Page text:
The data included 730 younger siblings of children with ADHD, 158 younger siblings of children with autism, and 14,287 younger siblings of children with no known diagnosis of either disorder. If a child was identified as having both autism and ADHD, the autism diagnosis was considered primary. Only families who had at least one younger child after a diagnosed child were included in the study, and children under age 5 were excluded.

Across all children in the sample — later-born children and their older siblings — the incidence of autism was 0.8%, and of ADHD was 3.3%, considerably less than the CDC estimates of autism or ADHD in the U.S. These lower levels may be due to conservative definitions of ADHD and autism, the researchers noted: cases were counted as positive only if identified at two or more points.

The analyses showed the following absolute percentages and ORs, compared with younger siblings of children who had neither autism nor ADHD:

  • 12.03% of younger siblings of children with autism had a diagnosis of autism; OR 30.38, 95% CI 17.73-52.06
  • 3.8% of younger siblings of children with autism had an ADHD diagnosis; OR 3.70, 95% CI 1.67-8.21
  • 12.47% of younger siblings of children with ADHD had a diagnosis of ADHD; OR 13.05, 95% CI, 9.86-17.27
  • 1.92% of younger siblings of children with ADHD had an autism diagnosis; OR 4.35, 95% CI 2.43-7.79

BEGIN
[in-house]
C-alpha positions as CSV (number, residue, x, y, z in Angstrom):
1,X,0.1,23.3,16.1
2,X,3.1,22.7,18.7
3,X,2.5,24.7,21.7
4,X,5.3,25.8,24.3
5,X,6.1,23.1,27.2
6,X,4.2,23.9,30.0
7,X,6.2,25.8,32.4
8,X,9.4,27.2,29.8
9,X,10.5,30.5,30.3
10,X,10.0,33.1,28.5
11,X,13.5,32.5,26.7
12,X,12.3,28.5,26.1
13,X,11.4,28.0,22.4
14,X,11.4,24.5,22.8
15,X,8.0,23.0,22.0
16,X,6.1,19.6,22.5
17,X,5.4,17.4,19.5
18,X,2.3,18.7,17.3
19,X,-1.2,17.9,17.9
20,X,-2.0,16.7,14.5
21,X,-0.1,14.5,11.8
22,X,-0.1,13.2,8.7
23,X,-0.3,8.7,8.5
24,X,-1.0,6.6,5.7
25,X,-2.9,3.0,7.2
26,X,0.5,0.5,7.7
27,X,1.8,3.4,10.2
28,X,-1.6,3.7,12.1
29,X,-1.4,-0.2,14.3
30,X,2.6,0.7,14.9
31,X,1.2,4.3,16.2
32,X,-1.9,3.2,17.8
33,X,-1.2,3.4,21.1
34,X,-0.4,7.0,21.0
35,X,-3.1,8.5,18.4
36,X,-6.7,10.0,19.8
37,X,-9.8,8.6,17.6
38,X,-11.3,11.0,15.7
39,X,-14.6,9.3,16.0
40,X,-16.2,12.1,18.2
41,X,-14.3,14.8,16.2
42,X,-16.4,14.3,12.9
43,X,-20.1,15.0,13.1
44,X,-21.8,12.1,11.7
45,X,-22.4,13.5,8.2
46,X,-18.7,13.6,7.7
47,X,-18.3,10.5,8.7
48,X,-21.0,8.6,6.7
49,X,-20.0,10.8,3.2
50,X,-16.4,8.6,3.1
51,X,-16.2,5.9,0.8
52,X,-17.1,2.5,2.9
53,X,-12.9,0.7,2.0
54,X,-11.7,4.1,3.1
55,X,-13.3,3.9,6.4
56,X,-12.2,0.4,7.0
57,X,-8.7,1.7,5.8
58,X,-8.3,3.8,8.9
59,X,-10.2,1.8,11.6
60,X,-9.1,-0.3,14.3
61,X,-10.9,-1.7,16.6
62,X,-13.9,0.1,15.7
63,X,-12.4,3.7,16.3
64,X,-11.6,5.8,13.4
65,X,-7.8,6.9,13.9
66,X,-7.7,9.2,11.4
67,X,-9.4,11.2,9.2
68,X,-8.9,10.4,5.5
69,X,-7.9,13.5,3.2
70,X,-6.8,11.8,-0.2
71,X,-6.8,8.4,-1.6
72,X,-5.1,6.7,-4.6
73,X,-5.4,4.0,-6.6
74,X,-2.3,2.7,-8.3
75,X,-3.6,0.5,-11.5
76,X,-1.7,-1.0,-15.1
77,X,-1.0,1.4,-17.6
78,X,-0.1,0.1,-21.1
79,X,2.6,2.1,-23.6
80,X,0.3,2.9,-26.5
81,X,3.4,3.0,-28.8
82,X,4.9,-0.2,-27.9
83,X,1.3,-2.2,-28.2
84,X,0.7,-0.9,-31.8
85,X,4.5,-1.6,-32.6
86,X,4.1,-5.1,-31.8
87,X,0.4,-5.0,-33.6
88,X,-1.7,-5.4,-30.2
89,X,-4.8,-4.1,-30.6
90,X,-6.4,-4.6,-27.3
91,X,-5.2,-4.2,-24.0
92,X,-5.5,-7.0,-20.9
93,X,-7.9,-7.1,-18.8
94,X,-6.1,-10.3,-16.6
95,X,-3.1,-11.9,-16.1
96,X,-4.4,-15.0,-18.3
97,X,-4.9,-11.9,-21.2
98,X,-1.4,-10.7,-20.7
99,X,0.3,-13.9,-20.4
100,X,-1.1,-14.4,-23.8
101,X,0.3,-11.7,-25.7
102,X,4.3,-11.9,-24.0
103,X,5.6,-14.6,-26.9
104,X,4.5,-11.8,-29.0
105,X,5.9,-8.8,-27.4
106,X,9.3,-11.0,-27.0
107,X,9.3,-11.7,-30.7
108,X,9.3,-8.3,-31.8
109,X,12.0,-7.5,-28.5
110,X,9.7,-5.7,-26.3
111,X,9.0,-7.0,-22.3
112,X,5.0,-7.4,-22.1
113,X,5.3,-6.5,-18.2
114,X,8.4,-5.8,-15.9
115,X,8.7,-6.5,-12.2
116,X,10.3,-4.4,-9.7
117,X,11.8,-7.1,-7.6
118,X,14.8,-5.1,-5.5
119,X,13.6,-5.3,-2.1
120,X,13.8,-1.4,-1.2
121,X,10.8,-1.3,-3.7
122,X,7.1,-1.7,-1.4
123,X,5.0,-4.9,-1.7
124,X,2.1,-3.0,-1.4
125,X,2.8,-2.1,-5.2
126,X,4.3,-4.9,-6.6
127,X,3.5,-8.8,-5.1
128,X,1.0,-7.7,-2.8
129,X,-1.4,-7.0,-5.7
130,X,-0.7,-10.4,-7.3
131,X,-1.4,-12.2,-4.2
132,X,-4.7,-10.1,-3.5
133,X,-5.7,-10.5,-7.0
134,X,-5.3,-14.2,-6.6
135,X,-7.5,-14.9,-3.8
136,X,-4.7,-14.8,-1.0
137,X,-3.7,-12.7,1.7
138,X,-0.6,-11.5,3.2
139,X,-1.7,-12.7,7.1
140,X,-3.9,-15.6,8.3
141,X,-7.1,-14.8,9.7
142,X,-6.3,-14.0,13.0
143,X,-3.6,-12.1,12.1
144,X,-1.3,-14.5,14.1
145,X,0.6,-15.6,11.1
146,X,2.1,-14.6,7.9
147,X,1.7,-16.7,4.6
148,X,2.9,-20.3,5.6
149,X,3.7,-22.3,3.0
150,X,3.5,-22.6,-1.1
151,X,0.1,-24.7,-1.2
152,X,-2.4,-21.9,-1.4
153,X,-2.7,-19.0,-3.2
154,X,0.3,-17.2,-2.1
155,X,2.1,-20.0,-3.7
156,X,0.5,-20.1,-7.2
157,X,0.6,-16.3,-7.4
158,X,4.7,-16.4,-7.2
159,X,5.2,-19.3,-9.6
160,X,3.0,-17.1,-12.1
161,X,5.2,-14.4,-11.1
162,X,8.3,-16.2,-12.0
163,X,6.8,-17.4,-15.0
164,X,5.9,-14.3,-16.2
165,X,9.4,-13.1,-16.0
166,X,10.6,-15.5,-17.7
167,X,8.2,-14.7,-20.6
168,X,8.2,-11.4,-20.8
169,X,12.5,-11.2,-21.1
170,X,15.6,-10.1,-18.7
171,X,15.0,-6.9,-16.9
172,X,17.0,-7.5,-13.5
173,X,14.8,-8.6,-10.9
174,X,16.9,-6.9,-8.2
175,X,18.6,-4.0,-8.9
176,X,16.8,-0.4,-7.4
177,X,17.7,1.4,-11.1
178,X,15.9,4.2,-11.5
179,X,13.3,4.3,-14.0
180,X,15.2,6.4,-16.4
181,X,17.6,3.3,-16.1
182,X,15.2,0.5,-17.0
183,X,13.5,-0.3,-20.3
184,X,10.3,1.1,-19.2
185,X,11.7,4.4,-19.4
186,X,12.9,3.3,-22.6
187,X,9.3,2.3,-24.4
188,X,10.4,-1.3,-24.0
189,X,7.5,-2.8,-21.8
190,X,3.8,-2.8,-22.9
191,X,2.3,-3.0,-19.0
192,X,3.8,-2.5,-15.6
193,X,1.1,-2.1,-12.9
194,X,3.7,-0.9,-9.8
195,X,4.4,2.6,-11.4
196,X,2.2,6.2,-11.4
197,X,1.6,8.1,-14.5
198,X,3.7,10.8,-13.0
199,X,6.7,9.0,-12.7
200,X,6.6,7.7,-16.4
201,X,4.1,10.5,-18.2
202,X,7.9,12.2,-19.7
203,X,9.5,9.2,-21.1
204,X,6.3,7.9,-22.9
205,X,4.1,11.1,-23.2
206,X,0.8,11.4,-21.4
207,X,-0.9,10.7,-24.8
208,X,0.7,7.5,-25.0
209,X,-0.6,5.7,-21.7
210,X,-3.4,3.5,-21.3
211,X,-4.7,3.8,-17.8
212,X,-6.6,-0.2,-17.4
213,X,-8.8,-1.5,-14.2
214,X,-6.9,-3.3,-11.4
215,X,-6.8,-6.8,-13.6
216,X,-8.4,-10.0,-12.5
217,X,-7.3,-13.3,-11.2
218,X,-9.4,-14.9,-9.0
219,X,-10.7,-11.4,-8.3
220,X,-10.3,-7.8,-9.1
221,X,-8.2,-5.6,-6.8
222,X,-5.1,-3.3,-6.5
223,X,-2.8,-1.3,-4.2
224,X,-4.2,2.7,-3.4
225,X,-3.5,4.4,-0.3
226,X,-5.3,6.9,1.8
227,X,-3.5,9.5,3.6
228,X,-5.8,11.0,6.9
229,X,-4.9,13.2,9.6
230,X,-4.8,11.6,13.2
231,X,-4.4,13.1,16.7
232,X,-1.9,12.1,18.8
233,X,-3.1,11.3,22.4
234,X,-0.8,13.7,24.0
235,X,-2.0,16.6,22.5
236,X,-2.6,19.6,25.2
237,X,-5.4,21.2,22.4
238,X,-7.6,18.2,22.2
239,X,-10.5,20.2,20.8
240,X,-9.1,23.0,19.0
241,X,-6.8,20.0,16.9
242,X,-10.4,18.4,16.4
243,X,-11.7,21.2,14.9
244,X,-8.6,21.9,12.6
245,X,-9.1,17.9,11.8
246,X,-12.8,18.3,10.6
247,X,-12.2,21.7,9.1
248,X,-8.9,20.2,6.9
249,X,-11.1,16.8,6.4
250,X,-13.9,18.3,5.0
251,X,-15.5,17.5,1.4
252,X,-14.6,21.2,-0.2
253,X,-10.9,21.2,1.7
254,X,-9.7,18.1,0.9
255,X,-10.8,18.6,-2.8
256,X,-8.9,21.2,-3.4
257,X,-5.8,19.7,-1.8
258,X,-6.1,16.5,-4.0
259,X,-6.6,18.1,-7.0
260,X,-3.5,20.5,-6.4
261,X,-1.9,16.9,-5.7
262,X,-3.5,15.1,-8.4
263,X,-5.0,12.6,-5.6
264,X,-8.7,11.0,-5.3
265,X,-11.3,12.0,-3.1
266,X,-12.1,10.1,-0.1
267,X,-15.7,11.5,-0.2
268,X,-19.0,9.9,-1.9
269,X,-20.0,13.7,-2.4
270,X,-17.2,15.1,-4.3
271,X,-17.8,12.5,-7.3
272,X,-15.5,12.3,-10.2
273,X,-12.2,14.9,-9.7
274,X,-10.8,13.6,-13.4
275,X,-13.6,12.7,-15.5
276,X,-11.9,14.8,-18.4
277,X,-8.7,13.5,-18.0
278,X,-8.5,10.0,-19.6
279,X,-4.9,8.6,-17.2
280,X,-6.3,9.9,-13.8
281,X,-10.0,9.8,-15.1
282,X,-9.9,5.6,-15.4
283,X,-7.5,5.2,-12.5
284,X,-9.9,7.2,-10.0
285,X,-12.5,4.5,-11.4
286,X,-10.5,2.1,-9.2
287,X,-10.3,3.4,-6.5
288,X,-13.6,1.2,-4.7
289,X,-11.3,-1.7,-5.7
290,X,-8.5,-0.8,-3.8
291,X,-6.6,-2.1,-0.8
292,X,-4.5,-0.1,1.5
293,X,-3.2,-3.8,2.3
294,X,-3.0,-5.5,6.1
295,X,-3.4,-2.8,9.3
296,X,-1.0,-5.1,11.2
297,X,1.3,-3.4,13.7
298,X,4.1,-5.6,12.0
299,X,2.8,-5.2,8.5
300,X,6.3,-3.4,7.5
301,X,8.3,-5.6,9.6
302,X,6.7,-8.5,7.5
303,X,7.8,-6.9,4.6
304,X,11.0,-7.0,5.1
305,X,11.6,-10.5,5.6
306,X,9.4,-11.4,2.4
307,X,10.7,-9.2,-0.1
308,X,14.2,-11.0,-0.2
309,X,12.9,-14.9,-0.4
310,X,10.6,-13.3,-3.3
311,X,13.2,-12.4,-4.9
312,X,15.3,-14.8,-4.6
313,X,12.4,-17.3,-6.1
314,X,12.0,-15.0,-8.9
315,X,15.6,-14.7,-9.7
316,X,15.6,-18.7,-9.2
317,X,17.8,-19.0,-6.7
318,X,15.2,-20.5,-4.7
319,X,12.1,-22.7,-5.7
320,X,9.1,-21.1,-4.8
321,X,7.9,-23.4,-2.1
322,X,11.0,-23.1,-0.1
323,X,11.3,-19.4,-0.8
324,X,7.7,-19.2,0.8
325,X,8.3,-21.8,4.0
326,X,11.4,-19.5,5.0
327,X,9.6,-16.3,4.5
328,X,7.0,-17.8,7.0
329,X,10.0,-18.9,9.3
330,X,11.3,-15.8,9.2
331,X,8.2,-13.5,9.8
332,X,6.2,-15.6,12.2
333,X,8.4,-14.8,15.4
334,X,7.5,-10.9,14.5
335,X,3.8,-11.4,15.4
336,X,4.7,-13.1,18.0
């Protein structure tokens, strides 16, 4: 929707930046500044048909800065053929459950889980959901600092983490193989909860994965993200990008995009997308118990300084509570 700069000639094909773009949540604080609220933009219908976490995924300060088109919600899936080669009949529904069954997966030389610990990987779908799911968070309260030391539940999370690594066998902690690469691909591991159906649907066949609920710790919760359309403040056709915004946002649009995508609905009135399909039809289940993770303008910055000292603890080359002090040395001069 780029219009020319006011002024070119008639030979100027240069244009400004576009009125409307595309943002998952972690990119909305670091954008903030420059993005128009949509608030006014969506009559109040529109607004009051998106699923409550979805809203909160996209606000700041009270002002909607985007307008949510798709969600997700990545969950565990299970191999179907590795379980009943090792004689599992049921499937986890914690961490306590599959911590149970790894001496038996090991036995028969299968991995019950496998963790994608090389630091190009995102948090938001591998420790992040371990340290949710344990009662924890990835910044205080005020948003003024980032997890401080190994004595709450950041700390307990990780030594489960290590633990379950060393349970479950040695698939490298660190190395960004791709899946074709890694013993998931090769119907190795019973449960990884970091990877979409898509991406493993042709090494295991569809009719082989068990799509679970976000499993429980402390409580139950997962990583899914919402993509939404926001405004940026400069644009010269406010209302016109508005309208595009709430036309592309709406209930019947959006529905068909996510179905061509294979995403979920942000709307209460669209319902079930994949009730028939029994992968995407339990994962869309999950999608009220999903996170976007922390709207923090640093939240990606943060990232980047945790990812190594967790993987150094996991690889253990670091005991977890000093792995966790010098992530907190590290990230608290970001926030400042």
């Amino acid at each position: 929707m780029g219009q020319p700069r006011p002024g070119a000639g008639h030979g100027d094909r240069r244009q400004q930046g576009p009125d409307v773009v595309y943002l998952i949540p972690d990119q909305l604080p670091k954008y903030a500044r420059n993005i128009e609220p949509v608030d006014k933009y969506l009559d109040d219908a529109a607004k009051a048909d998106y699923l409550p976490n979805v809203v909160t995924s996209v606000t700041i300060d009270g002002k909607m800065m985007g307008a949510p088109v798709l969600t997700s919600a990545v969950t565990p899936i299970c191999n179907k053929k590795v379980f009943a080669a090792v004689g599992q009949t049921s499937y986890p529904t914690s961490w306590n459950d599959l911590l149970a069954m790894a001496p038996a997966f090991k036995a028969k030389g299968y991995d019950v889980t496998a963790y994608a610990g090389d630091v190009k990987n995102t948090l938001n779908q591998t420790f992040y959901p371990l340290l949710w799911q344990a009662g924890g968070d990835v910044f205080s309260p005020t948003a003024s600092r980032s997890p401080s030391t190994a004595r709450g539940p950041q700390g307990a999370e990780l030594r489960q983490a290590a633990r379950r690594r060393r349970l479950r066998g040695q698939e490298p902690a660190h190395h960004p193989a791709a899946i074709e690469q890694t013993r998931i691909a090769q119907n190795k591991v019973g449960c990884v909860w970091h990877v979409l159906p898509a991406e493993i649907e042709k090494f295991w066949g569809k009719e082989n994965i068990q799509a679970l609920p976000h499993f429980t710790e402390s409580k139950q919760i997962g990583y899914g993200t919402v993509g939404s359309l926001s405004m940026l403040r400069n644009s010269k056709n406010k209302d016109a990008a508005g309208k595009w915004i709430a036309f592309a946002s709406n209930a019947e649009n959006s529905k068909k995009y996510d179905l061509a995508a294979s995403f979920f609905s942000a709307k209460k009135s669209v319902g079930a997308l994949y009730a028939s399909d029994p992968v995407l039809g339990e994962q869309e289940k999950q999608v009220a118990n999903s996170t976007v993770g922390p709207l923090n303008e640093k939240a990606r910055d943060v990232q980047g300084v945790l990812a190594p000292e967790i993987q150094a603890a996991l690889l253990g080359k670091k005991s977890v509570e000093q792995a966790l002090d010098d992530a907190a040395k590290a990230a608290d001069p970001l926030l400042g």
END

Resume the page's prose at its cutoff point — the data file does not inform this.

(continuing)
A new finding the team discovered is the cross-aggregation rates of later-born siblings. “This finding is consistent with numerous studies using genetically informed methods that have suggested shared genetic influences on both ASD and ADHD traits and diagnoses, and several that have highlighted shared copy number variants, although other studies have not identified genetic overlap,” they wrote.

In addition, maternal age had an additive effect and interacted with familial risk status: as the mothers age increased from 20 to 50 years, the probability of ADHD diagnosis decreased in the no-known-risk group (from 2.8% to 0.25%) and ADHD-risk group (from 18.5% to 13.3%), but increased in the ASD-risk group (from 4.0% to 10.4%). There was no association with gestational age.

This study gives support to the idea of shared familial mechanisms underlying ASD and ADHD, which researchers believe could be helpful for future genetic and prospective developmental studies, researchers wrote.

Source Reference: